Not too long ago, I reviewed Yale Stewart’s JL8, an adorable and fantastic webcomic featuring a few DC heroes as children. Yale Stewart was gracious enough to allow me to interview him about creating JL8, what his creation process is like and much more. Please enjoy it!
1. What inspired you to create JL8? How long have you been creating the webcomic?
That’s tough to say. I was at work one day and just had this idea of a young Superman kind of mucking around on a playground. After that, ideas for other characters started coming to me and eventually it just sort of evolved into what it is now. The comic has only been running online since November 2011, but I drew the first strip sometime in late June or early July of that same year.
2. How did you choose the cast? What was your selection process like?
Strictly traditional. I knew I wanted it to be an homage to the Silver Age of comics, because I feel the general tone of that period lines up pretty well with adventures of a bunch of kids. The only “misfit,” I guess, is Karen (Power Girl). The original Justice League was Batman, Superman, Wonder Woman, Flash, Green Lantern, Manhunter, and Aquaman. I thought it would be really boring for there to just be one female character, and Power Girl has a long-standing relationship–as far as I know–with the Justice Society, so it seemed like a good fit. I also felt like she was a very different kind of female than Diana, so that was an added bonus. It would be boring if they were the same person in different bodies.
3. How did you come up with the current plot of Wonder Woman’s birthday?
That’s a good question. The idea of the birthday was actually something of an afterthought. I knew I wanted to have this love…geometric shape between Karen, Clark, and Diana, and it felt like it would be sort of weird for it to happen at school. A birthday party is a big event, so it seemed like a good backdrop to set it against. I think some people confuse this storyline being about Diana’s birthday, whereas the birthday is really nothing more than a setpiece. It’s almost entirely about Clark, really. Or at least I think it is.
4. Will you be adding more heroes to the line up soon? (I’d love to see some more women and people of color – like Vixen or Cyborg!)
There will be more characters to appear, sure. The gender and ethnicity thing, though…it’s something I’ll be frank about, as I trust the people that read my comic will understand where I’m coming from. I’ll add the characters I feel best fit the story at the given time. It’s unfortunate that there isn’t a wide ethnic pool to draw from in the history of DC, but that’s kind of the way it is. The other thing is, I generally shy from bringing in characters I have virtually no knowledge of. I think John Stewart I have a fairly good grasp on, and even Steel. In fact, I think Steel would be a really amazing character to portray. But yeah, I never in my life want to have what may be perceived as a “token” character in my stories. Which isn’t to say that there will never be characters of different ethnicities showing up in the strip, but it’s something that has to happen organically. I hope that makes sense.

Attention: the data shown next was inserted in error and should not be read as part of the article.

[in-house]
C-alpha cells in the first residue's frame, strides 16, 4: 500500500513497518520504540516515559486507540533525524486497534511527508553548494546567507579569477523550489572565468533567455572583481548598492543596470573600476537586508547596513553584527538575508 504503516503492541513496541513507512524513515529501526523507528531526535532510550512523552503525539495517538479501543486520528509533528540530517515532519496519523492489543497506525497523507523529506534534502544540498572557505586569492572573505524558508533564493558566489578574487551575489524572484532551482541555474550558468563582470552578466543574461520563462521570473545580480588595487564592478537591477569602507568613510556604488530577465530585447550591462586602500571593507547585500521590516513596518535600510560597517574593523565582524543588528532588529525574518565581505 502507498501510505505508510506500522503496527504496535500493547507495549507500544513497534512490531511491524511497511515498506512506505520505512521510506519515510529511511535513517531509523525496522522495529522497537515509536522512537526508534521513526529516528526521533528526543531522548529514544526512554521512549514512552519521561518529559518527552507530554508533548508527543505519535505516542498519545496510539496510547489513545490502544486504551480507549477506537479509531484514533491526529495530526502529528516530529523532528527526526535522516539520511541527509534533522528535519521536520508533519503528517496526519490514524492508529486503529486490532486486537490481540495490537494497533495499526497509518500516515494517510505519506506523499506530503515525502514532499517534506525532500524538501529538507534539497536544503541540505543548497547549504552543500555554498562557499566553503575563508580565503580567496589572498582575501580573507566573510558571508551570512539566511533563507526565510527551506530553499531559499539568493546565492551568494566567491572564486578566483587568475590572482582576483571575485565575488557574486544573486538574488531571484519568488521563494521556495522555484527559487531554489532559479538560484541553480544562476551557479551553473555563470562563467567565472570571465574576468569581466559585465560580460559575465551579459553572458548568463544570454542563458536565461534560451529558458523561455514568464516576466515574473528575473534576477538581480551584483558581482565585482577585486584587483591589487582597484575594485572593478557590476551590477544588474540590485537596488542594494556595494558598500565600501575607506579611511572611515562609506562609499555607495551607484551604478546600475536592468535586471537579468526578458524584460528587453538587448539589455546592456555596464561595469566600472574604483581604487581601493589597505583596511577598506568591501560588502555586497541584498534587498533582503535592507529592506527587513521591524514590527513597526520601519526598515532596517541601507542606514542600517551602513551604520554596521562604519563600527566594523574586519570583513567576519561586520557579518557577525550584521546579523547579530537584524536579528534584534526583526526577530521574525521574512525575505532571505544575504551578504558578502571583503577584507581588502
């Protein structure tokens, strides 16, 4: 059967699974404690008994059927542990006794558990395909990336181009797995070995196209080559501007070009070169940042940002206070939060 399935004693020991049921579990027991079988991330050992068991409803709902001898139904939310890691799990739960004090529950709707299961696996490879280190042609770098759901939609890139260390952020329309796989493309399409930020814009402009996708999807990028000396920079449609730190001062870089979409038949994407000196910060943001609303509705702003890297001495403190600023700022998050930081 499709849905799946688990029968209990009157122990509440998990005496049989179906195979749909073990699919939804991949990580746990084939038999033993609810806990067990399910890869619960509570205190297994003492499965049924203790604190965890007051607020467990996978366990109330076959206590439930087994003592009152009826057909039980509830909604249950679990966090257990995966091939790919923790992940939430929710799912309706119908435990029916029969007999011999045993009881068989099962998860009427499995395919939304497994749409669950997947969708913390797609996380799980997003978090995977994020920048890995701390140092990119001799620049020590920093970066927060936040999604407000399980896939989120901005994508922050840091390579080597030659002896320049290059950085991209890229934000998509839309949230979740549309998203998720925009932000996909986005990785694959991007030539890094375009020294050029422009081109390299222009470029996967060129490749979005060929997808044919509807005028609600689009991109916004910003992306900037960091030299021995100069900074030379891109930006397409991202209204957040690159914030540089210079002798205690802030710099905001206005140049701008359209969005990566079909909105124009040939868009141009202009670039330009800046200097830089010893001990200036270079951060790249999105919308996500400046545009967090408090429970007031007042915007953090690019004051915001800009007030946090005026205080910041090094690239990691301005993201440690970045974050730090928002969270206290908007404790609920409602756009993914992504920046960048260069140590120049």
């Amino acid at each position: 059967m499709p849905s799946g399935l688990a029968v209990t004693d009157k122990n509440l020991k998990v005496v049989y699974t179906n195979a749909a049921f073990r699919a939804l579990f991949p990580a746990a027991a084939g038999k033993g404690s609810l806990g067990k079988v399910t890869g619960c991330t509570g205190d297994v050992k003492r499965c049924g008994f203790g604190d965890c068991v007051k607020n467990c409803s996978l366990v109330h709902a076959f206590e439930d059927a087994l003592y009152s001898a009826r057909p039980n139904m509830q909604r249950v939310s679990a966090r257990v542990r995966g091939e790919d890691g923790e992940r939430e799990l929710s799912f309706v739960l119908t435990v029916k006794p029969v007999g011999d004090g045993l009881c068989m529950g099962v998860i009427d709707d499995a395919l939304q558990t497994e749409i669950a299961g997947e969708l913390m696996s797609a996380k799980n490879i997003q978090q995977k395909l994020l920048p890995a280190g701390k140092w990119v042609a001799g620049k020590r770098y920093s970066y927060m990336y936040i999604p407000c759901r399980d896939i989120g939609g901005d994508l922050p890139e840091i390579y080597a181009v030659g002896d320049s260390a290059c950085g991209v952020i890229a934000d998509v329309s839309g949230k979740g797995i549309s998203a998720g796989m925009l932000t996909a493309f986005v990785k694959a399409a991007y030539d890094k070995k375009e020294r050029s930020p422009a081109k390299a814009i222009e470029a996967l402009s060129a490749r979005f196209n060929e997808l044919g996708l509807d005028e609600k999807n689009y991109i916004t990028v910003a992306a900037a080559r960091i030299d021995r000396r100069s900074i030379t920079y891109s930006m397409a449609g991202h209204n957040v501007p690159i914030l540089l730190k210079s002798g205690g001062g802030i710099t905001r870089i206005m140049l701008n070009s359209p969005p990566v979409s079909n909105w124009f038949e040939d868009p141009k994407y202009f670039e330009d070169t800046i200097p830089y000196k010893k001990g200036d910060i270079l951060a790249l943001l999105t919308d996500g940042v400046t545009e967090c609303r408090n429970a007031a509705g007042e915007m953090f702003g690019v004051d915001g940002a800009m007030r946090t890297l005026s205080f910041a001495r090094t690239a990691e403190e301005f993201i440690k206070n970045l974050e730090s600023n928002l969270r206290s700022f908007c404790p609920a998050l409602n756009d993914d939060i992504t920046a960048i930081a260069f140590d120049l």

5. Are you a self-taught artist or did you attend school to learn to draw?
Both? I’ve been drawing literally since I can remember, so I definitely wasn’t attending school then. I did attend art school–Savannah College of Art and Design, to be exact–which I feel pushed me forward in a lot of ways. Art school certainly isn’t for everyone, and I like to think I would be where I am even had I not attended (talent-wise, I mean), but I look at it as sort of a hyperbolic time chamber for art. Generally, the only way to get better at art is to practice it, and art school forced me to draw a lot more than I imagine I would have on my own. So…y’know. Yeah.
6. What is your creation process like (drawing, coloring, inking, etc)? The art seems to have a rustic, newspaper-y feel to it – was that on purpose?
As far as my process goes, it’s pretty straightforward. I’ll try to break it down:
- Panel out the page
- Scan/Color in Photoshop
The newspaper quality is definitely intentional, yeah. I don’t really like the way my work looks on the computer. It feels really cold and flat. To counter that, I decided to overlay a paper texture to make it look more organic. Fortunately, people really seem to like it.
7. Why did you decide to make all the heroes children instead of teenagers or young adults?
Children are more universally relatable. The strip is meant for everyone, really, and if you make them teenagers or young adults, there will be people who have never experienced that yet, as they’re not old enough. Granted, there are a lot of children who aren’t yet eight years old, but 5-8 is all pretty homogenous in regards to life experience. You just see everyone as another kid. Or at least that’s how I saw everyone within the relatively same age range.
8. What are your plans for JL8? What do you hope to accomplish? (Will the comic run on forever – like Dilbert – or do you have an ending planned?)
The end is planned, yeah. By that, I mean the actual ending. I know what the last story will be. I have no idea how many stories will be told between where we are now and that one, but there is certainly going to be a finality to the strip. I think that’s important with all stories. What I hope to accomplish? I don’t know, really. I guess I hope I make a comic that people enjoy. Anything else is a bonus, really.
9. What cons will you be attending in the coming months?
Ha, an easy one! The cons I’ll be attending are as follows:
WizardWorld St. Louis (St. Louis, MO 3/22-24)
Anime-STL (St. Louis, MO 4/12-14)
C2E2 (Chicago, IL 4/26-28)
HeroesCon (Charlotte, NC 6/7-9)
AnimeKon (Barbados, 8/22-26)
Dragon*Con (Atlanta, GA 8/30-9/2)
Baltimore Comic-Con (Baltimore, MD 9/7-8)
Project Comic-Con (St. Louis, MO 9/21-22)
New York Comic-Con (New York, NY 10/10-13